Research supports benefits of single-question alcohol screening for teenagers
Research from the University of Pittsburgh shows that a single-question alcohol screening process would be best for detecting adolescents who have a greater risk of developing alcohol problems.
The study received funds from the National Institute on Alcohol Abuse and Alcoholism (NIAAA), which is part of the National Institute of Health (NIH). The goal was to determine what kind of screening process is best for adolescents.
“Primary care physicians are encouraged to screen adolescents for alcohol problems, yet many do not, citing time constraints and other issues,” NIAAA Director George Koob said. “This study demonstrates that simple screening tools such as those in NIAAA’s Youth Guide are efficient and effective.”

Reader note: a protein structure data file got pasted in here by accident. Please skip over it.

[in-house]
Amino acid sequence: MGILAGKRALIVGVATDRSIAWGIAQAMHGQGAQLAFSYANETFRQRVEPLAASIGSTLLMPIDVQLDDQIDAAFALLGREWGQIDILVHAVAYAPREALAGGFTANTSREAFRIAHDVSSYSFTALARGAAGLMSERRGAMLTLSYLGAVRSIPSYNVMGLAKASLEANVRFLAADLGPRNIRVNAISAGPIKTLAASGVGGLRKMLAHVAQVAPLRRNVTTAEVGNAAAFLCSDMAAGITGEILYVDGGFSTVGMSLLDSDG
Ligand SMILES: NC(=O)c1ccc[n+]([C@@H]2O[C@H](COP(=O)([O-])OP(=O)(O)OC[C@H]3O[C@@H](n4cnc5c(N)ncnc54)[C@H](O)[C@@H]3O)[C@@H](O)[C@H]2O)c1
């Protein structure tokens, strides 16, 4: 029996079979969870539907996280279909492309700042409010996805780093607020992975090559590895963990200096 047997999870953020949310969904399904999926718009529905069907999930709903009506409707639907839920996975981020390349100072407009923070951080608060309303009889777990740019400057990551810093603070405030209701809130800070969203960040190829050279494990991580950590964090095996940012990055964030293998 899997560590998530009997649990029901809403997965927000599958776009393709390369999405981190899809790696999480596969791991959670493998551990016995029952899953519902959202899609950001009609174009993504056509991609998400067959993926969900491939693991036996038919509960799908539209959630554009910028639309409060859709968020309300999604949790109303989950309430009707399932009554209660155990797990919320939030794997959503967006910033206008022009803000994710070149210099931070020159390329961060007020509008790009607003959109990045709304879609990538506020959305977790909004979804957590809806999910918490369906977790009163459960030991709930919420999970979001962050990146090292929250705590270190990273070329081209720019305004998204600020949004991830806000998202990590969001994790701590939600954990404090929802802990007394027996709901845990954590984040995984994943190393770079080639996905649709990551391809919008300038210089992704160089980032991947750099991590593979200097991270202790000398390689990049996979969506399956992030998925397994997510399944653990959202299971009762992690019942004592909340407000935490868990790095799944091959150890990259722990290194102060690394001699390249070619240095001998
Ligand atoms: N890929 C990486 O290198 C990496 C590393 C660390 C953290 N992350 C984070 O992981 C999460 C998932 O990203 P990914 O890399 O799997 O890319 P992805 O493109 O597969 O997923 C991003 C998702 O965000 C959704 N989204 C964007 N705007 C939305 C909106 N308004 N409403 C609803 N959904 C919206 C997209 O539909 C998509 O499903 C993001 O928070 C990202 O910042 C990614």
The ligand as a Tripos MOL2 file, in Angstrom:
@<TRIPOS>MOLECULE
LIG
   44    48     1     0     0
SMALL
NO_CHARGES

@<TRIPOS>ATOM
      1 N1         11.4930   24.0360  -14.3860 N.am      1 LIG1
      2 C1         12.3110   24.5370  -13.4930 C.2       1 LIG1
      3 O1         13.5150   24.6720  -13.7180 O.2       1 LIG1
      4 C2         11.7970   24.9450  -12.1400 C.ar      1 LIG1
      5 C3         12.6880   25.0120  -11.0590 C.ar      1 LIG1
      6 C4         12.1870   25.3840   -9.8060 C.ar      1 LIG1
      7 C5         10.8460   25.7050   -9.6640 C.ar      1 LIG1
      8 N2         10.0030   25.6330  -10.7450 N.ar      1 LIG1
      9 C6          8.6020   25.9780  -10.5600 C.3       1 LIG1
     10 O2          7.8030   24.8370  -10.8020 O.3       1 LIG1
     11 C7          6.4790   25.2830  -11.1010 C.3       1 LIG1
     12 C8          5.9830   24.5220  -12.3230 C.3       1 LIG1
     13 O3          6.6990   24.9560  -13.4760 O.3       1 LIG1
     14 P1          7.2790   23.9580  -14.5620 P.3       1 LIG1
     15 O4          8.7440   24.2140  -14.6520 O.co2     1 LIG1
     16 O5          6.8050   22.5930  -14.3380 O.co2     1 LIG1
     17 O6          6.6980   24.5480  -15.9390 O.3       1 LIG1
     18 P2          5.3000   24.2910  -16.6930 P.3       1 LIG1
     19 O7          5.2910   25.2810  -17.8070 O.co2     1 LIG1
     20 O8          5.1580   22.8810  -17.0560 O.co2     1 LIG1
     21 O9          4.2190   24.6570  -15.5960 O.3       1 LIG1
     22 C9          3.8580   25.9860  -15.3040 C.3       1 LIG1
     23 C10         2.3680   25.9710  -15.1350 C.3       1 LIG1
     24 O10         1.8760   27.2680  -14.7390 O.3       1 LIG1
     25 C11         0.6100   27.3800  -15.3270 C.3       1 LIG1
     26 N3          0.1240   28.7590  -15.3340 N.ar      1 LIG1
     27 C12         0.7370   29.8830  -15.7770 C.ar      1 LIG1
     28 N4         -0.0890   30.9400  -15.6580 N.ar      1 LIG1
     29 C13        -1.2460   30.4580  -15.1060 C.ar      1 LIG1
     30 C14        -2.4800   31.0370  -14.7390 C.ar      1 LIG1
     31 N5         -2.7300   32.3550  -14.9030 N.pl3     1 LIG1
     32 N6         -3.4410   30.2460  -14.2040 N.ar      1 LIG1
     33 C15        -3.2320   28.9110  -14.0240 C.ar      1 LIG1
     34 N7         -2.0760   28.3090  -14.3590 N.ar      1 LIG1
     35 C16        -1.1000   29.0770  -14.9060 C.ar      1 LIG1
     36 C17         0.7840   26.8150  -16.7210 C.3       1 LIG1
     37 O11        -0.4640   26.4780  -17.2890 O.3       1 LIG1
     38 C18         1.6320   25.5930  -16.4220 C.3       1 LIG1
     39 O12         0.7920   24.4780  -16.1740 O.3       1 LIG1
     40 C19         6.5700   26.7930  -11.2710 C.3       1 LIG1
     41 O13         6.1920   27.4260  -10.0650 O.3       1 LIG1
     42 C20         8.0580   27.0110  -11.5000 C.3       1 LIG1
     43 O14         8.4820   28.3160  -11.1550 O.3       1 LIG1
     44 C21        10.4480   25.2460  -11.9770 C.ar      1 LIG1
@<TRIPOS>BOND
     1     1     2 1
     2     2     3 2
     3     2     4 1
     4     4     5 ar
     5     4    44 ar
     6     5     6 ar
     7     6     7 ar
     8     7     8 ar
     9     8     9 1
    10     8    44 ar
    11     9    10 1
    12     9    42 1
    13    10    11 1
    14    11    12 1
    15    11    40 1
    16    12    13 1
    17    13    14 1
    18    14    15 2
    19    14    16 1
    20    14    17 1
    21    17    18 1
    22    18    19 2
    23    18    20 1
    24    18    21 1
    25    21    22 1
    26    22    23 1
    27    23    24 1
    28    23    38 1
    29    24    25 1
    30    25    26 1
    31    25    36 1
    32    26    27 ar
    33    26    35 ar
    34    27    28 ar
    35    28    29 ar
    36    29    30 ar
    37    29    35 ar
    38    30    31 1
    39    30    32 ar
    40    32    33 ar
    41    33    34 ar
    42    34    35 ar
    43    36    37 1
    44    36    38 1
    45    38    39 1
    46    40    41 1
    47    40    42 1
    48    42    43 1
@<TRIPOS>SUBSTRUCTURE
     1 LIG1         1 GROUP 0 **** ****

The researchers partnered with several different rural primary care practitioners to learn that the data supports the age-based screening thresholds currently in place. These are listed in the NIAAA’s "Alcohol Screening and Brief Intervention for Youth: A Practitioner’s Guide."
The study involved approximately 1,200 young people between the ages of 12 and 20. All were given screening questions on a computer to identify their alcohol use and whether they had an alcohol use disorder (AUD).
“This finding confirms that a single question can be an effective screen for AUD,” Duncan Clark, professor of psychiatry at the University of Pittsburgh Medical Center, said. “We found that this information could be readily collected through our tablet computer system in busy rural clinic settings.”
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